“The company, which is one of the country’s largest produce marketers, says the restrictions could damage its reputation, and it has sued the Food and Drug Administration to lift them.”
“But advocates of safe food said that it was extremely rare for a major food company to take such a publicly aggressive stance, and that they suspected Del Monte Fresh Produce was trying to bully regulators into thinking twice before pursuing recalls in the future.”
Expect to see more of this in the future.
The trading scandal at UBS brings to mind the long journey that companies undertake to recover and restore reputations. UBS is now back at square one as they deal with the recently revealed $2.3 billion rogue trading. This reputation disaster brought me back to the days of the Societe Generale SA rogue-trading incident three years ago. If you recall, Jerome Kerviel managed to lose $7.2 billion on his derivatives scheme. The reputation drag on SocGen’s reputation today and on UBS tomorrow is quite real. The SocGen scandal has not entirely faded in the past three years. In fact, everytime one reads about what happened last week at UBS, the SocGen scandal gets replayed. This is unfortunate for those who go down the path of reputation recovery like SocGen. SocGen’s recovery program was quite extensive when you look at it from a three year vantage point – they dismissed Kerviel’s bosses, demanded that the bank move slower as new security systems were put into place and launched an internal controls program called “Fighting Back.” In addition, other measures were set forth such as spending on new IT security, starting a newly independent accounting group, beginning a SAFE (Security and Anti-Fraud Expertise) program to oversee financial operations and training 7,800 employees about fraud. Ultimately the CEO and chairman stepped down one year later. All these remedies for recovering reputation came from an article in yesterday’s WSJ and I was glad to be able to list these steps for other companies contemplating what to do when faced with sky rocket type scandals.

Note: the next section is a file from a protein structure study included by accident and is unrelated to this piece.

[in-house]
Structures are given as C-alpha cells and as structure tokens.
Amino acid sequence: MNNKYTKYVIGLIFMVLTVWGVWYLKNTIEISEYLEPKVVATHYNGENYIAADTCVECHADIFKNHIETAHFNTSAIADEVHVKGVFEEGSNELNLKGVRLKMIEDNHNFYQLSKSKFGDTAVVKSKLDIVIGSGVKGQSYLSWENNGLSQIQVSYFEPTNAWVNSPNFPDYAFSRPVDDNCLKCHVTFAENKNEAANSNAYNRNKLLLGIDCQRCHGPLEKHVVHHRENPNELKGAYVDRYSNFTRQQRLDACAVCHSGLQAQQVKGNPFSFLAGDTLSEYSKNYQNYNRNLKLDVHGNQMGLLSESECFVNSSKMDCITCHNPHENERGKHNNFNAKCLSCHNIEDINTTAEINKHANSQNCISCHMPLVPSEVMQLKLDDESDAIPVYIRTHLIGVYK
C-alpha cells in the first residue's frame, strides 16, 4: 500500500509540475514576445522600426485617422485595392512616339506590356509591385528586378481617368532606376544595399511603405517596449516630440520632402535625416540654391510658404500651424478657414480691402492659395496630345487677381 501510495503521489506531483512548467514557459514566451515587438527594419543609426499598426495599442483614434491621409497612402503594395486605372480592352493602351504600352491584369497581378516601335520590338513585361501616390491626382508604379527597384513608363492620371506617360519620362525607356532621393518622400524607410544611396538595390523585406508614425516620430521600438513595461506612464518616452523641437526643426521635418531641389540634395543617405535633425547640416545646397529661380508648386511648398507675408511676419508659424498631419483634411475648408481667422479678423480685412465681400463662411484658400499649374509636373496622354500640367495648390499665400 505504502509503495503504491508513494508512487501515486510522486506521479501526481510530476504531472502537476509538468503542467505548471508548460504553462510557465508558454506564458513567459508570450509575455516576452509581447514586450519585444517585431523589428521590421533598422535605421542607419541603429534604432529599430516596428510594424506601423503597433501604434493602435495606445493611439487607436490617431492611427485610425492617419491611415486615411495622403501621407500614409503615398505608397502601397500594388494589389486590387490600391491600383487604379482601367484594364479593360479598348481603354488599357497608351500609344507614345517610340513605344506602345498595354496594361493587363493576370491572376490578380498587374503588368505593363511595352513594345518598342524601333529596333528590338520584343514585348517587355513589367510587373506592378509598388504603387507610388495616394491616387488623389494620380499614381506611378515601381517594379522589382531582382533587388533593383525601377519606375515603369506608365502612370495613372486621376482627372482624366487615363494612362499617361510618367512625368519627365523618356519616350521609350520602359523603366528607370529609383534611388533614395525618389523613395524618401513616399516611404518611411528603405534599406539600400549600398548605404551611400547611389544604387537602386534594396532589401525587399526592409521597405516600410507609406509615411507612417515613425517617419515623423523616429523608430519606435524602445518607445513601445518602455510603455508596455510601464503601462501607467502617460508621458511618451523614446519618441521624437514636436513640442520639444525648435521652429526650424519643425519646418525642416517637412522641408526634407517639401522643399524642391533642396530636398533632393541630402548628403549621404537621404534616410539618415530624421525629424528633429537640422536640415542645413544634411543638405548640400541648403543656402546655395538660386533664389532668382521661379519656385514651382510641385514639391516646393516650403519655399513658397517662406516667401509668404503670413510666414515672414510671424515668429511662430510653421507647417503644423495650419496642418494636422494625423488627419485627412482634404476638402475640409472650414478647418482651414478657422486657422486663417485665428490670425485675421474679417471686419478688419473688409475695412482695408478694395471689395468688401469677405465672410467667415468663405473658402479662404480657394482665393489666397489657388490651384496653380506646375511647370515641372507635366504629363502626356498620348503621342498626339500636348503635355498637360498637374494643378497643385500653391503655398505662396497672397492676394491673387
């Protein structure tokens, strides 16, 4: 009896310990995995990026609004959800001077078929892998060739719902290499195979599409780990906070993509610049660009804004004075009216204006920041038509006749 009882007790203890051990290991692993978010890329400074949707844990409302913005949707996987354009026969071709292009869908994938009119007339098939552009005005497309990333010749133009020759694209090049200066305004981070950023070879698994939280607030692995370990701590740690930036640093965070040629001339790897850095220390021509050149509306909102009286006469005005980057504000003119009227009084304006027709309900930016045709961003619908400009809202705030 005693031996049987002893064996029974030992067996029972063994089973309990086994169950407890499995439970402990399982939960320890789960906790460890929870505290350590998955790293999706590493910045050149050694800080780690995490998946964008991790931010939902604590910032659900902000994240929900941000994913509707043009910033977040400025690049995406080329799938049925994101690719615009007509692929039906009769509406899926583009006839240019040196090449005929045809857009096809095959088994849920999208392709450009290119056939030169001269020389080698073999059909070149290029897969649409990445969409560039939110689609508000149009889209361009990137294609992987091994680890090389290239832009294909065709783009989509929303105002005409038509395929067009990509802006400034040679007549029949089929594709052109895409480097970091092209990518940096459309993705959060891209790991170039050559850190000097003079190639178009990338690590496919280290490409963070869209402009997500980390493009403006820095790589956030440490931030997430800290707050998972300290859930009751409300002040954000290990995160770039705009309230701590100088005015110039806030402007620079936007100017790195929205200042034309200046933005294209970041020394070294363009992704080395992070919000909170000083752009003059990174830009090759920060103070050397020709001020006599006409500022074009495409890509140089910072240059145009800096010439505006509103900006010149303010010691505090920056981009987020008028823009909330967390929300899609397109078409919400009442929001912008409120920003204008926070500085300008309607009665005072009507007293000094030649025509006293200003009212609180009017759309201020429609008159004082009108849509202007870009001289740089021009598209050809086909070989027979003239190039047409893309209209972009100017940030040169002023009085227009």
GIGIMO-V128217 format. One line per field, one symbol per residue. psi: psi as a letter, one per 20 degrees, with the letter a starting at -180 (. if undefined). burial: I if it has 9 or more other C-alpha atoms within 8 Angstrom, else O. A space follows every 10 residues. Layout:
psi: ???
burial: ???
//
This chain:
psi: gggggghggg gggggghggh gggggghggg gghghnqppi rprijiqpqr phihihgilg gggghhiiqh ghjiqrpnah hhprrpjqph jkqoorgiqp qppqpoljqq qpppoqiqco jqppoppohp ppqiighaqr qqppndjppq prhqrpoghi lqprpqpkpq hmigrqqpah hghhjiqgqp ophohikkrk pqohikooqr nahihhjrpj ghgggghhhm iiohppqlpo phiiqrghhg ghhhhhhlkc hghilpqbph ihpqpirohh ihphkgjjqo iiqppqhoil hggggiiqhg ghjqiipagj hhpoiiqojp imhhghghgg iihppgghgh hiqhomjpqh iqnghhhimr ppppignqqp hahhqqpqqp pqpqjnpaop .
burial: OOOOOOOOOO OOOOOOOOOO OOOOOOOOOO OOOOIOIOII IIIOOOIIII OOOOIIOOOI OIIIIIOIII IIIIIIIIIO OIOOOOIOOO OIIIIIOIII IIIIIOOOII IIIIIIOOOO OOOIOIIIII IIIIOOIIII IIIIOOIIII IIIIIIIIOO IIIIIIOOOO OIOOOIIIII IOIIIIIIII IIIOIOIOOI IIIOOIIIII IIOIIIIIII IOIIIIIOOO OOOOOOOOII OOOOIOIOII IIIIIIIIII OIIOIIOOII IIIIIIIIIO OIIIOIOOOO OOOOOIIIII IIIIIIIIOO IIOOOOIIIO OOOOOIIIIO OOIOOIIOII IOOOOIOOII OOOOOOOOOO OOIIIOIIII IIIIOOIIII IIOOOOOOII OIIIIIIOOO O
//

Yesterday morning started off with an email to me from Netflix’s CEO Reed Hastings. I immediately went to the Netflix‘s CEO apology on the blog. What confused me however was the tone of the video. Although I am a loyal customer and fierce advocate of what Netflix has done for delivering movies to my home, I thought that the video apology was abit too cheery (outdoors in sunny California. albeit a parking lot) and efficient. Maybe too rehearsed is the right word. I did not get the sense that this was a very repentent CEO who had seen his stock value decline 52% since the change in pricing occurred. But what really threw me was that he did not share the stage alone. In the video, CEO Reed Hastings had the new head of the DVD spinoff, Qwikster, Andy Rendich, joining him. I always say that CEOs get all the credit when things go right but all the blame when things go wrong. Why did Hastings deflect some of that blame on this poor soul. I cannot remember the last time (if ever) I witnessed a CEO apology tied to the announcement of a new spinoff. I sincerely doubt that was a good launch plan for Qwikster. My sense is that there’s more apologizing to come. This poor guy Andy looked like he too was somehow responsible for the communciations debacle.